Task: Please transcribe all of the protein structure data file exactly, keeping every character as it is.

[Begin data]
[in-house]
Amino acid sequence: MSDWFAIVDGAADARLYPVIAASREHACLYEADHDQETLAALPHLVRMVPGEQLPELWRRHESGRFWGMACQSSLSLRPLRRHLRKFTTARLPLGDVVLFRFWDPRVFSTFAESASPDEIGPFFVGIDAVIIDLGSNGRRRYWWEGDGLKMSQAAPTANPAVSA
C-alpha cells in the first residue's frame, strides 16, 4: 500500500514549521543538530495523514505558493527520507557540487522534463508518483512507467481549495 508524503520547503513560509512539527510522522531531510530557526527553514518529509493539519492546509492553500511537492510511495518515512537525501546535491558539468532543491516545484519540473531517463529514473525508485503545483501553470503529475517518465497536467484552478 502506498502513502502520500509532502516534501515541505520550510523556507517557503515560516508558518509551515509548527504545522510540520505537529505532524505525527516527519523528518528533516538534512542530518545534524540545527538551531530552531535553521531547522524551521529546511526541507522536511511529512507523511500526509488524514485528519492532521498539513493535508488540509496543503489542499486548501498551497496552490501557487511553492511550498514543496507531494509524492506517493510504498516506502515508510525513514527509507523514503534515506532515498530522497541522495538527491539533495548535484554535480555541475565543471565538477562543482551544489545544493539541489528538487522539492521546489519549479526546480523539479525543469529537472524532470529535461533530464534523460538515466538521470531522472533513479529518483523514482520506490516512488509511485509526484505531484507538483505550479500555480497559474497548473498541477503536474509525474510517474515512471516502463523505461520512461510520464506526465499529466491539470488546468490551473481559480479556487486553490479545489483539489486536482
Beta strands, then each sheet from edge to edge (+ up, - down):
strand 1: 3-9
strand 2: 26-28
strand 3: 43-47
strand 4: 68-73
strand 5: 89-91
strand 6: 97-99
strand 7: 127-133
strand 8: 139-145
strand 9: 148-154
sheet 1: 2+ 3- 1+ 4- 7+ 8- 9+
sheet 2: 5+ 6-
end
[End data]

[in-house]
Amino acid sequence: MSDWFAIVDGAADARLYPVIAASREHACLYEADHDQETLAALPHLVRMVPGEQLPELWRRHESGRFWGMACQSSLSLRPLRRHLRKFTTARLPLGDVVLFRFWDPRVFSTFAESASPDEIGPFFVGIDAVIIDLGSNGRRRYWWEGDGLKMSQAAPTANPAVSA
C-alpha cells in the first residue's frame, strides 16, 4: 500500500514549521543538530495523514505558493527520507557540487522534463508518483512507467481549495 508524503520547503513560509512539527510522522531531510530557526527553514518529509493539519492546509492553500511537492510511495518515512537525501546535491558539468532543491516545484519540473531517463529514473525508485503545483501553470503529475517518465497536467484552478 502506498502513502502520500509532502516534501515541505520550510523556507517557503515560516508558518509551515509548527504545522510540520505537529505532524505525527516527519523528518528533516538534512542530518545534524540545527538551531530552531535553521531547522524551521529546511526541507522536511511529512507523511500526509488524514485528519492532521498539513493535508488540509496543503489542499486548501498551497496552490501557487511553492511550498514543496507531494509524492506517493510504498516506502515508510525513514527509507523514503534515506532515498530522497541522495538527491539533495548535484554535480555541475565543471565538477562543482551544489545544493539541489528538487522539492521546489519549479526546480523539479525543469529537472524532470529535461533530464534523460538515466538521470531522472533513479529518483523514482520506490516512488509511485509526484505531484507538483505550479500555480497559474497548473498541477503536474509525474510517474515512471516502463523505461520512461510520464506526465499529466491539470488546468490551473481559480479556487486553490479545489483539489486536482
Beta strands, then each sheet from edge to edge (+ up, - down):
strand 1: 3-9
strand 2: 26-28
strand 3: 43-47
strand 4: 68-73
strand 5: 89-91
strand 6: 97-99
strand 7: 127-133
strand 8: 139-145
strand 9: 148-154
sheet 1: 2+ 3- 1+ 4- 7+ 8- 9+
sheet 2: 5+ 6-
end